Here the gasping bird hovers on the edge of articulacy, panting and labouring within Newsom’s own singing voice. Birds and words are twined through rhyme as well as their role in her songs, flying from one work to the next: Divers particularly features nightjars, mourning (/morning) doves, and migrating geese. ‘Goose Eggs’ echoes Have One on Me (Drag City, 2010), in which ‘Baby Birch’ – an unbearably beautiful elegy to a lost child – uneasily confronts a mother goose:

We take a walk along the dirty lake.
Hear the goose,
cussing at me over her eggs.
You poor little cousin.
I don’t want your dregs
(a little baby fussing over my legs).

In Divers’ ‘Goose Eggs’, the goose becomes a repeated emblem of lonely home-seeking. Perhaps it’s a silly goose, too; Newsom’s geese feel suggestive of poignant and sincere foolishness. Goose eggs, cussed over in ‘Baby Birch’, here become a legacy of love, likened to fragile clay vessels: “The old veil of desire, / like the vessels that we fired, / fell thin as eggshells.”

Newsom often invokes fire as a threat, a disintegrating emotional intensity. In ‘En Gallop’ (2004), she sings “Never draw so close to the heat that / you forget that you must eat”, while ‘Only Skin’ (2006) fluctuates from “Fire moves away” to “Clear the room there’s a fire a fire a fire, get going.” ‘Kingfisher’ (2010) plays out under a pall of volcanic ash:

Stand here and name
the one you loved,
beneath the drifting ashes,
and, in naming,
rise above time,
as it, flashing, passes.

Now, in ‘Goose Eggs’, the volcano becomes a kiln, more human in scale, imbued with personal craft. Newsom assesses the remnants of overheated goose eggs (more intimate asides are often put into parentheses on the page):

(A goose, alone, I suppose, can know the loneliness of geese,
who never find their peace,
whether north, or south, or west, or east;
and I could never find my way
to being the kind of friend you seemed to need in me,
till the needing had ceased.)

Despite thematic echoes, the music of ‘Goose Eggs’, jaunting and bouncing to a harpsichord,  feels lighter and more tranquil than the heartache of ‘Baby Birch’. The lyrics “you cannot learn that you burn when you touch the heat, / so we touch the heat” reconcile themselves with fire. Coals blow over hills and sea, as if the terrain of this song is a smouldering raked hearth, kiln  or an abandoned industrial landscape, its fuel dispersed by the breeze.

In ‘Anecdotes’, Newsom assembles a whole bird army, addressing ‘Rufous Nightjar’ and ‘Private Poorwill’ (both species of nightjar) as a kind of commander. This army battles the passing of time: “round every bend I long to see / temporal infidelity”, accompanied by cascading harp notes. Newsom begins in trilling spirit, but the final stanzas are marked by a tender shift in her voice, addressing an imagined daughter who recurs in her work: “you will not mark my leaving, / and you will not hear my parting song. / Nor is there cause for grieving. / Nor is there cause for carrying on.” The lyrics are seemingly at ease in a static present moment of loss: there is “no cause for carrying on”, no need to move beyond it. In other songs, past moments are fleetingly regained, in a migratory loop like the flight of a swift. In ‘The Things I Say’, Newsom sings:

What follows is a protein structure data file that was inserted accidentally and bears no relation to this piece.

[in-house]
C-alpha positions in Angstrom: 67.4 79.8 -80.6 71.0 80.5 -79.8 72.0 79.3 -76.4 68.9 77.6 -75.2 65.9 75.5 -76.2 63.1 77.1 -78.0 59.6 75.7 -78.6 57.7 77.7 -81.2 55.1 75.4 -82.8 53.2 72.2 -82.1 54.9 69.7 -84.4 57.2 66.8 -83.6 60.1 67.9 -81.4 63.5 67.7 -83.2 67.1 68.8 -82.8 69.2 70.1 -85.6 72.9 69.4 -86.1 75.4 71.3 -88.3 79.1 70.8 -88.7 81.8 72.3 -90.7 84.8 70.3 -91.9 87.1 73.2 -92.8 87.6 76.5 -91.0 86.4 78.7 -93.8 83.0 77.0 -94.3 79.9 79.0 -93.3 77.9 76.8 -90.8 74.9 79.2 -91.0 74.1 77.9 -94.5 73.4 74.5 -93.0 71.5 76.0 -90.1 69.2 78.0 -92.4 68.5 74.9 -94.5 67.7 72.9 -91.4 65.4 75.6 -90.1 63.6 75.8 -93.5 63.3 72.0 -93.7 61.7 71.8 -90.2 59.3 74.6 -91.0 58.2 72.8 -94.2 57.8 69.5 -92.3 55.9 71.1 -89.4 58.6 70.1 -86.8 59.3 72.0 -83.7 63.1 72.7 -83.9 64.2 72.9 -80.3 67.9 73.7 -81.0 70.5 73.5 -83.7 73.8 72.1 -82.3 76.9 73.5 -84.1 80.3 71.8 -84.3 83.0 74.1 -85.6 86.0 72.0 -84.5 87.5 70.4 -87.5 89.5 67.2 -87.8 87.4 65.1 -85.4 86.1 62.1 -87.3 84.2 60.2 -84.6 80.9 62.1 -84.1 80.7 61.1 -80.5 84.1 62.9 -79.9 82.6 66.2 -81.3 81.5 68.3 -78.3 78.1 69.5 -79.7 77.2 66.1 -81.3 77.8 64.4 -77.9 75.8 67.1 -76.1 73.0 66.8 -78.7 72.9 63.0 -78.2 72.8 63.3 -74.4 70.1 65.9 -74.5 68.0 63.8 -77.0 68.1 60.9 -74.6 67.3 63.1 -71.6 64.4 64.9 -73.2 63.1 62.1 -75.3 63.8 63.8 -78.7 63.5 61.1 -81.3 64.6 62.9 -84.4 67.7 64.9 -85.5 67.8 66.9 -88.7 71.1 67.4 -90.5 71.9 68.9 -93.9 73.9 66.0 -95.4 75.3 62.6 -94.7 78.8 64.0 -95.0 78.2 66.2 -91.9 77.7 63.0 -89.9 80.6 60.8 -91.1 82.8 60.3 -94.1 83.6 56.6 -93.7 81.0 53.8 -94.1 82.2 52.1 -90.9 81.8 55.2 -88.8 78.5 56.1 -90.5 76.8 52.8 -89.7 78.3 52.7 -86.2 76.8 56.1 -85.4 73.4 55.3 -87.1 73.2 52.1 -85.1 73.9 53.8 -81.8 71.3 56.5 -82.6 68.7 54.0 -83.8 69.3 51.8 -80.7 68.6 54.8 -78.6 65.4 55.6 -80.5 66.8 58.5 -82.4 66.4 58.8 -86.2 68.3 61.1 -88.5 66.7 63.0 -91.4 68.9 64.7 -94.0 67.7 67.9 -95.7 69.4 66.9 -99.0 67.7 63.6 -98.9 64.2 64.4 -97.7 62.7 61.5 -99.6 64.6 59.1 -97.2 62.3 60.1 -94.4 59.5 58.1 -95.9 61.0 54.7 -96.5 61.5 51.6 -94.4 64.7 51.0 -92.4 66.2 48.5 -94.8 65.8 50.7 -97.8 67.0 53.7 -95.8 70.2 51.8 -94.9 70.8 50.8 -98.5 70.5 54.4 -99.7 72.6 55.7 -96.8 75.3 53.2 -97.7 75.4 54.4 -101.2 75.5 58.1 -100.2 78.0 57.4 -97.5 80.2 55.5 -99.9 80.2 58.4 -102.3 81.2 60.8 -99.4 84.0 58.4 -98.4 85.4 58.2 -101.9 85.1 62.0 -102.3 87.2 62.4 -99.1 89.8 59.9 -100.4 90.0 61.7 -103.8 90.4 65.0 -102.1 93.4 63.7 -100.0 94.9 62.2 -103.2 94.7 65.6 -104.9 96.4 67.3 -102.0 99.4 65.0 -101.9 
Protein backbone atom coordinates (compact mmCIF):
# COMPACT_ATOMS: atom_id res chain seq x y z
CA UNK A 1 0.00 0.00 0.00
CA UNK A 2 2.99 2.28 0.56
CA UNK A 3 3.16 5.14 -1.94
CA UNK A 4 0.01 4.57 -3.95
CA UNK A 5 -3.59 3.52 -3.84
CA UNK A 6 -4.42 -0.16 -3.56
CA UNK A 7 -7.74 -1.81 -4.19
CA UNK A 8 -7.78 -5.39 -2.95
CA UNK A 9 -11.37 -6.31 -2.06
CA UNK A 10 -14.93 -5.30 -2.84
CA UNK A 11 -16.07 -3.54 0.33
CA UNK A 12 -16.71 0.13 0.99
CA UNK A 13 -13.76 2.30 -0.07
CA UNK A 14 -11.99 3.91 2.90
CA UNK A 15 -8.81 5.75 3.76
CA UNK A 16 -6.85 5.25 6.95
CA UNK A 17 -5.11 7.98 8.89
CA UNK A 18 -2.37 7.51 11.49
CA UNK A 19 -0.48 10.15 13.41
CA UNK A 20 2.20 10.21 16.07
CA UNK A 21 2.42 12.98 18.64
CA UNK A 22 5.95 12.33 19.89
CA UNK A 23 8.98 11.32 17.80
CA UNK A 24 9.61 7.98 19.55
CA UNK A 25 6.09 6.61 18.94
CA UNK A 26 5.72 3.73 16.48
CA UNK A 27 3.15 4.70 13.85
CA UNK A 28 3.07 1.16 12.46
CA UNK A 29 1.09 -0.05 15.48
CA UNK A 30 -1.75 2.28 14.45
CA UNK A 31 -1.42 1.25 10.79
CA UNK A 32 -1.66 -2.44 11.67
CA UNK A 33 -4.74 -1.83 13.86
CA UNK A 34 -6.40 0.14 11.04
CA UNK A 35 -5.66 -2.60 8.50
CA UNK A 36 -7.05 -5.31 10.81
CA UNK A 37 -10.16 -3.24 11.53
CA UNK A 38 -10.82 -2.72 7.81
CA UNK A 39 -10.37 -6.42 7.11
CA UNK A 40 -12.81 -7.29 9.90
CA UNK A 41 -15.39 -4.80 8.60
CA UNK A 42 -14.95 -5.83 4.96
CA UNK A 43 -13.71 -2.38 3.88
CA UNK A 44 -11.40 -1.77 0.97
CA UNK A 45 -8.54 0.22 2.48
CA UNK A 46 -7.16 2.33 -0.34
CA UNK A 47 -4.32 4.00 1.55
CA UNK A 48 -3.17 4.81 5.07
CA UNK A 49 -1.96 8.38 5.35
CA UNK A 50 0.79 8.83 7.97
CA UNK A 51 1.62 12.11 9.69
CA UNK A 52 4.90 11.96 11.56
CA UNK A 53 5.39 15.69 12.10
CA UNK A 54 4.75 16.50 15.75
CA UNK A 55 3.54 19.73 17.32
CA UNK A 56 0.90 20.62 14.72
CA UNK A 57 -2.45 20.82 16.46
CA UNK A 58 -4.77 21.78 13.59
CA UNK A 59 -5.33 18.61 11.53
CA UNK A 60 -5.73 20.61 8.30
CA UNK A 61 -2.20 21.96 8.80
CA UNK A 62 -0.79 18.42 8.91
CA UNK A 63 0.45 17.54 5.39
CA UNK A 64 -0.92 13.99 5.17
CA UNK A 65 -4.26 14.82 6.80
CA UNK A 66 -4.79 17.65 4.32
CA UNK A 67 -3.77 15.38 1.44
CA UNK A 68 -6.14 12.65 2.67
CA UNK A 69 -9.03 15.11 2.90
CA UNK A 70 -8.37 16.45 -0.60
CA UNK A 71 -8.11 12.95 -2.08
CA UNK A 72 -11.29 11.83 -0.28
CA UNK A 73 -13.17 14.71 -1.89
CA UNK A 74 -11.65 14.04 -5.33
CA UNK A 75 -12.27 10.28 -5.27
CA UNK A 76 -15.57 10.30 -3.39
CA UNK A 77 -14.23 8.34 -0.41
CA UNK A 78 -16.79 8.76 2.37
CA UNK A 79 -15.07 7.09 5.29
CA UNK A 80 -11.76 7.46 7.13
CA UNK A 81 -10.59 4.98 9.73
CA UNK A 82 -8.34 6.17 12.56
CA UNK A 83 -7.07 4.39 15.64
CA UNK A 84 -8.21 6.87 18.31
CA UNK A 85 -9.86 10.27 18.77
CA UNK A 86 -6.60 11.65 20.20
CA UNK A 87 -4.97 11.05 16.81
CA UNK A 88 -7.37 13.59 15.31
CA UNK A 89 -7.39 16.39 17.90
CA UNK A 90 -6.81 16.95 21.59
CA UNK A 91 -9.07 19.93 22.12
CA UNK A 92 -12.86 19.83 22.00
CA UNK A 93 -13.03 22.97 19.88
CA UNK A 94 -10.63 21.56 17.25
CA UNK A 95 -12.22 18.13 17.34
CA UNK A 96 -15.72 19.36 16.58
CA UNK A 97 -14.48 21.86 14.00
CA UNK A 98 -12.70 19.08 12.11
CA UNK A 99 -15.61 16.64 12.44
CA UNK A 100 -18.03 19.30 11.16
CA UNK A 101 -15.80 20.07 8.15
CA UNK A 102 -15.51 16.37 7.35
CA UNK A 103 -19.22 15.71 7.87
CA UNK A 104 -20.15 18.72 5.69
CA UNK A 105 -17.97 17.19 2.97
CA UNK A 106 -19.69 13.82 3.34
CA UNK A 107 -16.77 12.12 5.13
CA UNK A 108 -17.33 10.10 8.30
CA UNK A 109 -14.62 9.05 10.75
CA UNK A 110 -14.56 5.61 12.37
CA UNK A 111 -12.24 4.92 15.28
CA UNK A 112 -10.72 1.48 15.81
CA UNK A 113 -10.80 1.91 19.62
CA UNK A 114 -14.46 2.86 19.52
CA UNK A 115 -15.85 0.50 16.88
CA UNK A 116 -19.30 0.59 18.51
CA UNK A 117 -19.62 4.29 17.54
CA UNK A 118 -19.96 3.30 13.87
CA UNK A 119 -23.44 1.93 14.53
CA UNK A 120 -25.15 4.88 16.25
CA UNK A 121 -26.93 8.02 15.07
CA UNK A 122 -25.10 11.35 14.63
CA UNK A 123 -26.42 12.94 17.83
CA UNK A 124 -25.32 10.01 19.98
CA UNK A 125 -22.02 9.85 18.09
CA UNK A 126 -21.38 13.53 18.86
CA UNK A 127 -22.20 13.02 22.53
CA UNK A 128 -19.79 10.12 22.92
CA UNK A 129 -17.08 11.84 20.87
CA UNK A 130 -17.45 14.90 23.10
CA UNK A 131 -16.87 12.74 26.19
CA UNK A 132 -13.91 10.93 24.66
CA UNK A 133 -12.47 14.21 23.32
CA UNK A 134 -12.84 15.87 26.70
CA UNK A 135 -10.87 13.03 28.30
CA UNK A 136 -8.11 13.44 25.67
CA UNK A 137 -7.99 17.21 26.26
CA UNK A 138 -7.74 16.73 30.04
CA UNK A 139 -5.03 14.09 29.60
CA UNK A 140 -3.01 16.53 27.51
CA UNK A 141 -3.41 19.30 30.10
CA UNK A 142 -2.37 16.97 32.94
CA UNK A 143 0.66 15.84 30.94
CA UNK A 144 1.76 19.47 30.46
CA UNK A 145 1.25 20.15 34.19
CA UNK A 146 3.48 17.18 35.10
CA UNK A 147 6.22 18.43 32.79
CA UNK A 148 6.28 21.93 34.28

When the sky goes pink in Paris, France,
do you think of the girl who used to dance
when you’d frame her moving within your hands,
saying This I won’t forget?

What happened to the man you were,
when you loved somebody before her?
Did he die?
Or does that man endure, somewhere far away?

Divers attempts to preserve a past carried invisibly within the present: time is spatialized, as if the past is “far away” in terms of a horizon that might still be sailed over, rather than “far away” purely in a temporal sense. Newsom describes the researches that go into her work as emotionally, rather than intellectually, driven. Like a medium, she tries to speak the dead. ‘Sapokanikan references the Native American settlement that preceded New York’s Greenwich Village, placing a history of suppression and aggressive conquest alongside Shelley’s sonnet ‘Ozymandias’ and many buried ghosts. Shelley’s sonnet reads:

I met a traveller from an antique land,
Who said—“Two vast and trunkless legs of stone
Stand in the desert. . . . Near them, on the sand,
Half sunk a shattered visage lies, whose frown,
And wrinkled lip, and sneer of cold command,
Tell that its sculptor well those passions read
Which yet survive, stamped on these lifeless things,
The hand that mocked them, and the heart that fed;
And on the pedestal, these words appear:
My name is Ozymandias, King of Kings;
Look on my Works, ye Mighty, and despair!
Nothing beside remains. Round the decay
Of that colossal Wreck, boundless and bare
The lone and level sands stretch far away.”